She says many of the community healthcare workers are using their own money and resources to help those suffering the most. She also alleges that they are having to work without adequate personal protective equipment.
“The government has not recognised this community since its establishment in 2011,” says Mbengani. “In the past, we have experienced being neglected and sidelined in community development programmes and projects that would have otherwise benefited the residents through job and skill creation.”
Mbengani says families have been left with no income and no social relief has been forthcoming from the government to support the community despite the Department of Social Development promising support with food parcels. She says the community knows they have a councillor, but have never seen or heard from this person.
Ward councillor for the Hammand’s Farm area, Geoff Pullan, says he had not received sufficient support from the municipality to assist those suffering during the lockdown.
“The council only gave me 1,000 food vouchers; with over 65,000 residents in the ward, only 15% of the households have been able to get some food parcels since the beginning of the lockdown. It’s a drop in the ocean. I am appealing to the council to provide me with more vouchers to help those in desperate need of food,” says Pullan.
The eThekwini Social Development Department did not respond to Spotlight’s requests for comment. The KZN Department of Health, also after numerous attempts, did not respond.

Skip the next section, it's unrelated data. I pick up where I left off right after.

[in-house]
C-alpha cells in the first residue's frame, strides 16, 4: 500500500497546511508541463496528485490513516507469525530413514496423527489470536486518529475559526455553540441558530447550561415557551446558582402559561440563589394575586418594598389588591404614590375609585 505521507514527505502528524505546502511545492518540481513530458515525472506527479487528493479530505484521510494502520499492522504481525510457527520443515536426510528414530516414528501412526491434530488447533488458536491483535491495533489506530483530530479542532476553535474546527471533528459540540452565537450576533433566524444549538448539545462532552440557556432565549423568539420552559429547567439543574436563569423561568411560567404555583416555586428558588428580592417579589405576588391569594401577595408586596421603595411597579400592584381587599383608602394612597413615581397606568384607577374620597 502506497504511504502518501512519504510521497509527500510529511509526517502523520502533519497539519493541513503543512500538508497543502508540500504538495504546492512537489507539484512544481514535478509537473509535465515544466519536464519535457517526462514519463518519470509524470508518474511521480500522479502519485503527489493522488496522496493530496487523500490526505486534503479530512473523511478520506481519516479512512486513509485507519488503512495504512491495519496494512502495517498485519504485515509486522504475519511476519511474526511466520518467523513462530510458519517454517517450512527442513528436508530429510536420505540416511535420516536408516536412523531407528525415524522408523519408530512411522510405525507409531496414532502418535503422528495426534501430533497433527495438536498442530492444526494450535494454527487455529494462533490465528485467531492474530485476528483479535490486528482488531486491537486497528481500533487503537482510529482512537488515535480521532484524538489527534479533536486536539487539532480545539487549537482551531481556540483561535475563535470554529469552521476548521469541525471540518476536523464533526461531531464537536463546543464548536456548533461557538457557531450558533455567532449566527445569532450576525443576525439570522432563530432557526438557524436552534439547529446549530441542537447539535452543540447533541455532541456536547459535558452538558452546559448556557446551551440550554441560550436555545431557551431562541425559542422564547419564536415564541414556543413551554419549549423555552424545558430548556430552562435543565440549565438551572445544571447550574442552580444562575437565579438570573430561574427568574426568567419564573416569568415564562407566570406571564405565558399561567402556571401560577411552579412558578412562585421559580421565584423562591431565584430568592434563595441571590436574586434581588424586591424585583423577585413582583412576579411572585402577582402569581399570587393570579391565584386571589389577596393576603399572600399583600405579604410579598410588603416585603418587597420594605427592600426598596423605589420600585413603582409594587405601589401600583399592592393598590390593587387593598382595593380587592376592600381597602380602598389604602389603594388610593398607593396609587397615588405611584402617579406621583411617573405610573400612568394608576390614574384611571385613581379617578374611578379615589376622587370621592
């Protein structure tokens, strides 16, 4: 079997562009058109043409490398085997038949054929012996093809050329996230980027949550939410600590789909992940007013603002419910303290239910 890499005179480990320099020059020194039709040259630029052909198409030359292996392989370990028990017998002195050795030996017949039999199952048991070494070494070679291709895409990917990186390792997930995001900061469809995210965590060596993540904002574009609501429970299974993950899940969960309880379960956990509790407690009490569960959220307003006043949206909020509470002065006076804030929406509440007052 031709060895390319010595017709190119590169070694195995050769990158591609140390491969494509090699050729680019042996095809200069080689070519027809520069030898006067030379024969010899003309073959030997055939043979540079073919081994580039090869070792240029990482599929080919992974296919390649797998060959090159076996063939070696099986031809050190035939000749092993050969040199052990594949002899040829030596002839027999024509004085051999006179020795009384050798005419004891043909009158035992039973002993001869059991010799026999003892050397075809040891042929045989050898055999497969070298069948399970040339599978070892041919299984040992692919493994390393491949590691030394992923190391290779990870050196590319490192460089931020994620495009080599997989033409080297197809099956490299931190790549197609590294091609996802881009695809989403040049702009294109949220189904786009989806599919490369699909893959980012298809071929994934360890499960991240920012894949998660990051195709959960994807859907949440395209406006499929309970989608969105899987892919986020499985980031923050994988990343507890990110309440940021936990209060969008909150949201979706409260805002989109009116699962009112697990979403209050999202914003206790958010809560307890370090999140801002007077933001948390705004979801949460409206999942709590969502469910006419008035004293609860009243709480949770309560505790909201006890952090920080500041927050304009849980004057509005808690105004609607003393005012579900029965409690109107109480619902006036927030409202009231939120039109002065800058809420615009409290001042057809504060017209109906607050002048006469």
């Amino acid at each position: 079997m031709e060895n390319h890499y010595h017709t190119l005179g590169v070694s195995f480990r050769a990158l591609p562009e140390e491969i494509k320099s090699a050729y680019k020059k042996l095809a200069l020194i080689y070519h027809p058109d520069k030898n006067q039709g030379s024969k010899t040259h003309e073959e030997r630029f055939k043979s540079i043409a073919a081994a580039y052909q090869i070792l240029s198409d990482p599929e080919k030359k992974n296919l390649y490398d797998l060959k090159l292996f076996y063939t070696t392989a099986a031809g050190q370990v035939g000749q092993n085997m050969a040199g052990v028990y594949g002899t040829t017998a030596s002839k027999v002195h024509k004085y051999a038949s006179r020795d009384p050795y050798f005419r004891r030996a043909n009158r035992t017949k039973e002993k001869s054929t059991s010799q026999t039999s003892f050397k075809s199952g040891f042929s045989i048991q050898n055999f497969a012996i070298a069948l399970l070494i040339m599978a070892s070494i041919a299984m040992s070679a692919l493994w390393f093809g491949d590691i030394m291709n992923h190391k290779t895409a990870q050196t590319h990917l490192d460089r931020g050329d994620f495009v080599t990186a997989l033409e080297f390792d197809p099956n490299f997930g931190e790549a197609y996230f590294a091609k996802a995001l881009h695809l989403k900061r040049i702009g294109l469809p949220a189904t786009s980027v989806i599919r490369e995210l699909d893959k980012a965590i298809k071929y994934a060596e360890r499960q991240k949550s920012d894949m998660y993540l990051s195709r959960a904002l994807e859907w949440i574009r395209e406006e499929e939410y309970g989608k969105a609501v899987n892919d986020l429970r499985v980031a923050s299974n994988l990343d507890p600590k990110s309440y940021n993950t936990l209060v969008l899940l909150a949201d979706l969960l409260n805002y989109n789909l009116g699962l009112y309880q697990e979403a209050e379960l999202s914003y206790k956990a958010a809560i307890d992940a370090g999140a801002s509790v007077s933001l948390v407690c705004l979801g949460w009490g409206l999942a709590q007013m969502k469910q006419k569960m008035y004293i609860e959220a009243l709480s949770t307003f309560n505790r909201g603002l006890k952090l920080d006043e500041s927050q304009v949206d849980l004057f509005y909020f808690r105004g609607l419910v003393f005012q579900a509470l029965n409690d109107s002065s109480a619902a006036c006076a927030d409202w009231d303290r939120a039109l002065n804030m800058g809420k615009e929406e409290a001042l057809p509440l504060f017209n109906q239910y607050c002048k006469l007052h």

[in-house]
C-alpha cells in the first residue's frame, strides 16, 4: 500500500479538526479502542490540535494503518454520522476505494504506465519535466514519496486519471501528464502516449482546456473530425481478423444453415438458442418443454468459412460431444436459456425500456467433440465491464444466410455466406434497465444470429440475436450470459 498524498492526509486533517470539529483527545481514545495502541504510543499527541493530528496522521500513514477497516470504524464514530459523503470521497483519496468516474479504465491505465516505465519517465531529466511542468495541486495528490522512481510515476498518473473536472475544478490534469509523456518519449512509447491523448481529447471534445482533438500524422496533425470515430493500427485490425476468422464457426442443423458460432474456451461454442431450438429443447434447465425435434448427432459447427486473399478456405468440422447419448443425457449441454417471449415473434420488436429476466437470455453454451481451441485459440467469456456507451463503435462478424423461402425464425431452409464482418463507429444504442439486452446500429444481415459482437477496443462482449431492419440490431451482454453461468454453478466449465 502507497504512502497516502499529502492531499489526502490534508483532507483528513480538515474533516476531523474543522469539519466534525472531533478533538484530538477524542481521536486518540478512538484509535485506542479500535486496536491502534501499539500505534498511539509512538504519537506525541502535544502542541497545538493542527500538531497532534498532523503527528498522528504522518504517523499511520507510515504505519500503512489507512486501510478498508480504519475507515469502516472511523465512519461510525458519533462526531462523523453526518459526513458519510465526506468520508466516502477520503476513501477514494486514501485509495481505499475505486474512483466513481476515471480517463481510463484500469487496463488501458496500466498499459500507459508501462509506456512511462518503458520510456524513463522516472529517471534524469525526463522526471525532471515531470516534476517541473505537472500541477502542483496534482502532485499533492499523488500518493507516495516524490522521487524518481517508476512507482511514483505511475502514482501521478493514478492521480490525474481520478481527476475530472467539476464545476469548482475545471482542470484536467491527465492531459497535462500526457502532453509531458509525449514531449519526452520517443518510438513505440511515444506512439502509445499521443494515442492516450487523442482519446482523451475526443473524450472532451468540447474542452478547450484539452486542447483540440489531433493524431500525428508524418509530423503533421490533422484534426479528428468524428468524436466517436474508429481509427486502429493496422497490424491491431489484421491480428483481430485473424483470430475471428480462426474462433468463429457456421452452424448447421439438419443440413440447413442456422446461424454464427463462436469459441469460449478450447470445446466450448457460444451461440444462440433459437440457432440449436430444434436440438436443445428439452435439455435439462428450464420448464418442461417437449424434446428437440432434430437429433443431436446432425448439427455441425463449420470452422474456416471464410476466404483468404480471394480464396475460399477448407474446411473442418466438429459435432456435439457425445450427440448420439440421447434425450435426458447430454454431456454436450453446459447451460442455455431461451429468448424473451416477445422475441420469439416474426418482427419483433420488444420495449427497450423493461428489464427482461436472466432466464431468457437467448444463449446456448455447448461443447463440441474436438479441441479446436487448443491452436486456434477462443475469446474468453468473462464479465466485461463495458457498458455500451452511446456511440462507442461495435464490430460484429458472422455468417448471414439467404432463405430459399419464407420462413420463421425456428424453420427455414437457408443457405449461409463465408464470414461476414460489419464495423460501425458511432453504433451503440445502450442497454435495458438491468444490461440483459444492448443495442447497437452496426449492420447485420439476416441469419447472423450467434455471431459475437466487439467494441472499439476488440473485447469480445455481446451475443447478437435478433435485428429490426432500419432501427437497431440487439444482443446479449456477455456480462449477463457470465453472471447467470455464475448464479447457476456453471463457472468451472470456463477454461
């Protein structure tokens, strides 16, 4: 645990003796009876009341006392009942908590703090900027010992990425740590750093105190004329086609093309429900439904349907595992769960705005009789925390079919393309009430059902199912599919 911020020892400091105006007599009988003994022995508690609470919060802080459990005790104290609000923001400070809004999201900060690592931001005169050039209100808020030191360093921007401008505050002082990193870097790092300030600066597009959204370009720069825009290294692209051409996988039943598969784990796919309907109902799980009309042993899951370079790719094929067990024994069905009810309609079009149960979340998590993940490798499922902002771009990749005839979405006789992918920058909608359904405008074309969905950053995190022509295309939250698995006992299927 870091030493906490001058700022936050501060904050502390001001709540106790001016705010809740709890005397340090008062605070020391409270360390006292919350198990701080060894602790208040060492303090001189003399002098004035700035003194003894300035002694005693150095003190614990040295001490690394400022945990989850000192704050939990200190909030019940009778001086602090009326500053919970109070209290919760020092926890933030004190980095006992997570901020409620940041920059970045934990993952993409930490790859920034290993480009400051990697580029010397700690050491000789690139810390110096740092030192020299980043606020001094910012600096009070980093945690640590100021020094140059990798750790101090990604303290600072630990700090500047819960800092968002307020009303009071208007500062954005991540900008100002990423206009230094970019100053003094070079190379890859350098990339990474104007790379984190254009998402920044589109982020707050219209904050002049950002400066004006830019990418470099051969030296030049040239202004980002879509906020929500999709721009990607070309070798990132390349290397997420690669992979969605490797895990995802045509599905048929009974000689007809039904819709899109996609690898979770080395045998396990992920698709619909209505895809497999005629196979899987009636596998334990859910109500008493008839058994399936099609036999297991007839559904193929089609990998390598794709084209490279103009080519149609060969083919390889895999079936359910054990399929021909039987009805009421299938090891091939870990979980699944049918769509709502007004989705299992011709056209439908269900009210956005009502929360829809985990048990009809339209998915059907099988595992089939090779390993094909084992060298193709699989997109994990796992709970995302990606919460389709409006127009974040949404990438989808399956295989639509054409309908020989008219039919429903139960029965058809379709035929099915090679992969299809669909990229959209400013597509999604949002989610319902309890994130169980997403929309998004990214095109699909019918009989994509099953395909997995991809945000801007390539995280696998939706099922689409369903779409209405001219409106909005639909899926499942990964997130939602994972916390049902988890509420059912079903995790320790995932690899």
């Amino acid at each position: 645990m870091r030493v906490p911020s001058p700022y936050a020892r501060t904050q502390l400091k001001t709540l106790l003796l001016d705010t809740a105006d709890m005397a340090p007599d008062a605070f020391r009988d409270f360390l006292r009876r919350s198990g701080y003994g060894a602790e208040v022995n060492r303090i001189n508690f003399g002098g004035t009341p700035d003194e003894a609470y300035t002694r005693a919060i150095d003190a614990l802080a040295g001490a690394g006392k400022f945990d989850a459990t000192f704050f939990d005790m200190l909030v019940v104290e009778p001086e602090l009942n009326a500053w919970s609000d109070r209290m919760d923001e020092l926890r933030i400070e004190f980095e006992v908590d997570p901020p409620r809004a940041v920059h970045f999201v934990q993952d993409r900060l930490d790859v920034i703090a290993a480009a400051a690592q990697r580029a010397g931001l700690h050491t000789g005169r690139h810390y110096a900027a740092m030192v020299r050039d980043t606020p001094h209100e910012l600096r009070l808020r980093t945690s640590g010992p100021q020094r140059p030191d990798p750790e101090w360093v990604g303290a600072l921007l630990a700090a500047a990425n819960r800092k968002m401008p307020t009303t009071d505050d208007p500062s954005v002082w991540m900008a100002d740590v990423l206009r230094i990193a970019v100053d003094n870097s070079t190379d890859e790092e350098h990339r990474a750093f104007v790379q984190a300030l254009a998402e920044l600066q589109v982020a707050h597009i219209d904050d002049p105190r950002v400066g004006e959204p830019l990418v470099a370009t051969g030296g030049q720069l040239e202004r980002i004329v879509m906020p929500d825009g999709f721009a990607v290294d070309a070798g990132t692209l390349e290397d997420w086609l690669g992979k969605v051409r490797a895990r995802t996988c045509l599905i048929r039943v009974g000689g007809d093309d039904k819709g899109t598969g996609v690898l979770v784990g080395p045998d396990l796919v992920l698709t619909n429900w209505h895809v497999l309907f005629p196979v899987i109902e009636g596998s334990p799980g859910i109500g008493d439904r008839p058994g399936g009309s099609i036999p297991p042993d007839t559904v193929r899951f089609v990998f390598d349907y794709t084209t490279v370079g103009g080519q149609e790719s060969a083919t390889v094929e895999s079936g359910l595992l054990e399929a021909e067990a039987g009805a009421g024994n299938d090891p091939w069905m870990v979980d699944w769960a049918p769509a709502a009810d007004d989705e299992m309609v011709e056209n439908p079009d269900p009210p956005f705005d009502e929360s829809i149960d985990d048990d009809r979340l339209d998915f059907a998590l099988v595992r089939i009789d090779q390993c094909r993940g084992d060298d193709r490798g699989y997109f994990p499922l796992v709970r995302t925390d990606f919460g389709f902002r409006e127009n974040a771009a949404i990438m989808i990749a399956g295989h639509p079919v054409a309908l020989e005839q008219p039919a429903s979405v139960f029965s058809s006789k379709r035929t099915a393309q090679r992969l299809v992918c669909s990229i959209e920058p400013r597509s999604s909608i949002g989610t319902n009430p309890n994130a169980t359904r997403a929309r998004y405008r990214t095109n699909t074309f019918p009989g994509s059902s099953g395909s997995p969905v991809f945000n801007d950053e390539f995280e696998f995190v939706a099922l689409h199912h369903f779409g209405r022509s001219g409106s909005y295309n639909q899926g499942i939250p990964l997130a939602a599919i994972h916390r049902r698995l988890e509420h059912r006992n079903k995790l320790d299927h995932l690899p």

Last week KZN Health MEC in Nomagugu Simelane-Zulu in her budget vote speech said that, based on the Tembisa model, 2.03 million people in KZN are living with HIV, 1.4 million are on treatment and 492,136 people are HIV positive but not on treatment. The eThekwini District has the highest rate of patients lost to treatment follow-up, she said.
By 8 June there were 3,175 confirmed cases of Covid-19 and 62 Covid-19 deaths reported in the province.
Isolation and desperation
According to chairperson of the Treatment Action Campaign (TAC) in KZN, S’phesihle Ntuli, socio-economic struggles in the province have been set back by the coronavirus.
He says activism for TB and HIV treatment will be futile and ineffective if poverty is not properly addressed by government, organisations and other stakeholders.
“This also means social support and development systems for poor communities need to be implemented and fairly executed and must include the community in programmes, jobs or projects so that people can sustain their livelihoods,” he says.
The lockdown, Ntuli says, has created a sense of isolation and desperation for families that don’t have enough food.
“The challenges of poverty, unemployment and even the proximity of the community to the metro will ultimately extend beyond the lockdown. The impact will be especially hard for vulnerable groups such as the elderly, children, and people living with TB/HIV and the disabled. This is the reality of millions of South Africans.”
Ntuli says the TAC and other health groups are working together to identify, monitor and assess these issues, to alleviate poverty and promote adherence to treatment for TB and HIV.
Ntuli adds that the government’s temporary interventions to mitigate the impact of Covid-19 will need to be extended beyond lockdown, so that households receive the financial support they need to buy food and other necessities.
“Vulnerable communities need to be a priority, even after the lockdown,” he says. “Many of them had been suffering even before lockdown while they are expected to take their medication for chronic diseases such as TB/HIV on empty stomachs. We are urging the government and other stakeholders to assist communities such as Hammonds Farm. Social support systems are vital.” DM/MC
Note: The TAC is mentioned in this article. Spotlight is published by SECTION27 and the TAC, but it is editorially independent, an independence that the editors guard jealously. Spotlight is a member of the South African Press Council.
*This article was produced by Spotlight – health journalism in the public interest.